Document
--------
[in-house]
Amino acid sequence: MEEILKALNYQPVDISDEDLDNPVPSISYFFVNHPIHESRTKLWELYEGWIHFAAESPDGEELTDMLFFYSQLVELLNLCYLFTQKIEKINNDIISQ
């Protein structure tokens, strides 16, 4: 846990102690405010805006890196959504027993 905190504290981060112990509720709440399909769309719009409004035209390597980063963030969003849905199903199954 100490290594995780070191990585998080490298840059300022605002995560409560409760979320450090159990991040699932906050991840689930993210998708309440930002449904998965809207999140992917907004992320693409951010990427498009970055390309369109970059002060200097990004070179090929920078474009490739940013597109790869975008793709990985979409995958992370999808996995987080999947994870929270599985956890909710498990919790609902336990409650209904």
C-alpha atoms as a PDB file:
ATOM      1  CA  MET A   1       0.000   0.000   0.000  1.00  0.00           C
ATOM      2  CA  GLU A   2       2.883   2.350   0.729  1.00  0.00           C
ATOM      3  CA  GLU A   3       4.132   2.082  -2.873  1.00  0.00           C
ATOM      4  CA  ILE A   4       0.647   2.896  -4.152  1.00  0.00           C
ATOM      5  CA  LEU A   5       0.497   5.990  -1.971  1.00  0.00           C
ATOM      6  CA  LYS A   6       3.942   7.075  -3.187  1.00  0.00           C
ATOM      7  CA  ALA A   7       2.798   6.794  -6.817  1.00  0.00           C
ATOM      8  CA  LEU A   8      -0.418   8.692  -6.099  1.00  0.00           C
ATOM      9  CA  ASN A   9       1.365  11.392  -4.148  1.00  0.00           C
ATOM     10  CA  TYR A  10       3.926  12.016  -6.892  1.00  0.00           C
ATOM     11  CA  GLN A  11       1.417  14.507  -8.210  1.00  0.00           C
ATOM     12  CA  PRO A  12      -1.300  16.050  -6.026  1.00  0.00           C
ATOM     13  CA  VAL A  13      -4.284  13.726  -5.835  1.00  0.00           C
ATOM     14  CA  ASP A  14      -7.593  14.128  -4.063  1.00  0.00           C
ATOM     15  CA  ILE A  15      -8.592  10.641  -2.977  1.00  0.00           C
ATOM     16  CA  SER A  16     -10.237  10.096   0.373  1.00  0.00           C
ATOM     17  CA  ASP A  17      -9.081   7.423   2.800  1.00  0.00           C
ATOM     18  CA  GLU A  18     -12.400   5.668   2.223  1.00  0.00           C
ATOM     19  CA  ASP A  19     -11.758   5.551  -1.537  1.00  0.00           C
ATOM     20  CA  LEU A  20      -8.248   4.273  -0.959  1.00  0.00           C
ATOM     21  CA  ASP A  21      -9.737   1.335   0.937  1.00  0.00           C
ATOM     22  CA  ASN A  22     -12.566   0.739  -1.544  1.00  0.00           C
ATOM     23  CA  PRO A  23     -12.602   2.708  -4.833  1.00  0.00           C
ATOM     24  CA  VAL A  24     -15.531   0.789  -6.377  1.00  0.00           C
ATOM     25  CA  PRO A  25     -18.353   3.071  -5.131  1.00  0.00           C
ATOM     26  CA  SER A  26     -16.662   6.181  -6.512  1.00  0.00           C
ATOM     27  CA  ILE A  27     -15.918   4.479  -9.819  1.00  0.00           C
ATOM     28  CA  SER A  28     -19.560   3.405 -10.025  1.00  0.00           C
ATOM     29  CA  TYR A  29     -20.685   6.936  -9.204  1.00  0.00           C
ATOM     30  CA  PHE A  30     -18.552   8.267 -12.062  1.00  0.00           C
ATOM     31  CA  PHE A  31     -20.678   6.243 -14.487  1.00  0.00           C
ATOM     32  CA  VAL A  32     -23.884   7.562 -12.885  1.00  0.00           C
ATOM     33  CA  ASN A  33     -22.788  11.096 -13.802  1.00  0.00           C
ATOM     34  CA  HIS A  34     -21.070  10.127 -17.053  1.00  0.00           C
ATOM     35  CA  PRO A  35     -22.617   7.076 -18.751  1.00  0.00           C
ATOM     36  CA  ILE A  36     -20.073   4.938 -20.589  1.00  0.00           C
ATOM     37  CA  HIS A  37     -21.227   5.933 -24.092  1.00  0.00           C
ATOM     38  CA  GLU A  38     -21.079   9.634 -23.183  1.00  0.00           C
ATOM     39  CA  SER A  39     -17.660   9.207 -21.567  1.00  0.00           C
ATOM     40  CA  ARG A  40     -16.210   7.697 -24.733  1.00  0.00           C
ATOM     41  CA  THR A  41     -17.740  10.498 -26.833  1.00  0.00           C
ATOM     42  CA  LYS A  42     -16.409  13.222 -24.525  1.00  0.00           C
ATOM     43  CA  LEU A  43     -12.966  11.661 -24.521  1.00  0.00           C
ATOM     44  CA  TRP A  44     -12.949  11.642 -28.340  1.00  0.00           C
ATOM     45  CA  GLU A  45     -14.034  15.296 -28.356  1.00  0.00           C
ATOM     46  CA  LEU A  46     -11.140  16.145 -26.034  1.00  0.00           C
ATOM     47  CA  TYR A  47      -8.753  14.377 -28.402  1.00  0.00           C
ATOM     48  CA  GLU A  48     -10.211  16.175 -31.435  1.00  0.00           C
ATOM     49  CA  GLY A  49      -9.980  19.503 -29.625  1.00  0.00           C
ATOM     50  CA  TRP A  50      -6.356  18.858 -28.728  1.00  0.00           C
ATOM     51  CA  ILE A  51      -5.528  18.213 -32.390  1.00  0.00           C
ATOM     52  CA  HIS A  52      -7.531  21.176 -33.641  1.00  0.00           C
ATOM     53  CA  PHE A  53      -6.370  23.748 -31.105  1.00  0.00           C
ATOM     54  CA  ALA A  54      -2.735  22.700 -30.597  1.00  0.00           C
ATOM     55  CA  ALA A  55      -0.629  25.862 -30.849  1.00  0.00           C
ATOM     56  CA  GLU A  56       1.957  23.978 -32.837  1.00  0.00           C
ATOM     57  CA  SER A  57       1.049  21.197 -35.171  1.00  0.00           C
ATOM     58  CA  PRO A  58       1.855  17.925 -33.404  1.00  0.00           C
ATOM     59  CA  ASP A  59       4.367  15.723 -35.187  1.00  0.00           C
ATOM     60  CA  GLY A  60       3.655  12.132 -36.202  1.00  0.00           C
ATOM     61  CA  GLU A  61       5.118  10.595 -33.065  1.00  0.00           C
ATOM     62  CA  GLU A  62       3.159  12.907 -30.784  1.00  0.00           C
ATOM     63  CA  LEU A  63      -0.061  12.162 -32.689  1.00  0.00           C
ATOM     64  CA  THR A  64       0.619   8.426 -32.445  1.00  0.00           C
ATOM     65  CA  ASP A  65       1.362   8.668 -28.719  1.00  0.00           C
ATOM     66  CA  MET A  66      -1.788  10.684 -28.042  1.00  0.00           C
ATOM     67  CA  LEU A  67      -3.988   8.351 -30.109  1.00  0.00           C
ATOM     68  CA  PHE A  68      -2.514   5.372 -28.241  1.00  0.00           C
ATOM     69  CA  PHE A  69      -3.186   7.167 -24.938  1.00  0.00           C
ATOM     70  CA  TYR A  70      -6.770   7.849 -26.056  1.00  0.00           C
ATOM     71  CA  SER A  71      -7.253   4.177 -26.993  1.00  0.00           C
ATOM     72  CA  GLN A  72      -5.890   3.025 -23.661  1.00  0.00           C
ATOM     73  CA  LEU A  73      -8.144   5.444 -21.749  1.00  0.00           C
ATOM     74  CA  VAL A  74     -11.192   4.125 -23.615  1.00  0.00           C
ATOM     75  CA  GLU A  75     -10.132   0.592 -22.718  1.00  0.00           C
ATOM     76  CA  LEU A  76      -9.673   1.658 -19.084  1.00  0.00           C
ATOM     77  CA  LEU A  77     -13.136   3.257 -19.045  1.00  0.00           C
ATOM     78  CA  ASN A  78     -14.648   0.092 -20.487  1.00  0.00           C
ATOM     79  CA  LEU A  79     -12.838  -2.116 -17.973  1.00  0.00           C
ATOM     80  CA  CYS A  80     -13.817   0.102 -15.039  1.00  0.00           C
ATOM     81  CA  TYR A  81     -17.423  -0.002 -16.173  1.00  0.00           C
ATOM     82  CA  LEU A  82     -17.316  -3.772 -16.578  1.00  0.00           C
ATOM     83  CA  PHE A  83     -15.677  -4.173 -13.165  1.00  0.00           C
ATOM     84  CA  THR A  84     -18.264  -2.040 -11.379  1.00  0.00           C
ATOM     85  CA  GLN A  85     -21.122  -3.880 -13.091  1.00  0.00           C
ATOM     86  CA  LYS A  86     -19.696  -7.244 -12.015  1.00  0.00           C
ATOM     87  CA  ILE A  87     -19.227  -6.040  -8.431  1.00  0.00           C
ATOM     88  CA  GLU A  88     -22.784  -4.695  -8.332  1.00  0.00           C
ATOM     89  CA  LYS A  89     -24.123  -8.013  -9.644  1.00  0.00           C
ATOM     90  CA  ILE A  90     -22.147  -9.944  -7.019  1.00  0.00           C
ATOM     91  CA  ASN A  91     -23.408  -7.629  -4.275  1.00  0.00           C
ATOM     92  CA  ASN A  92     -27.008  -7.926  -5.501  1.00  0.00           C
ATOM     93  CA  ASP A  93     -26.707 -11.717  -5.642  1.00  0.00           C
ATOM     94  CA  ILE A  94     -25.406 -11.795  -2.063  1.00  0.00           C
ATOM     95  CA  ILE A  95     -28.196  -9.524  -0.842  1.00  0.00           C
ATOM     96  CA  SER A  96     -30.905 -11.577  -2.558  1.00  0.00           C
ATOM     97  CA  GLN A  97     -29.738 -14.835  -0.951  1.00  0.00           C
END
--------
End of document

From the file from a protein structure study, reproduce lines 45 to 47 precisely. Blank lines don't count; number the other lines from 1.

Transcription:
ATOM     41  CA  THR A  41     -17.740  10.498 -26.833  1.00  0.00           C
ATOM     42  CA  LYS A  42     -16.409  13.222 -24.525  1.00  0.00           C
ATOM     43  CA  LEU A  43     -12.966  11.661 -24.521  1.00  0.00           C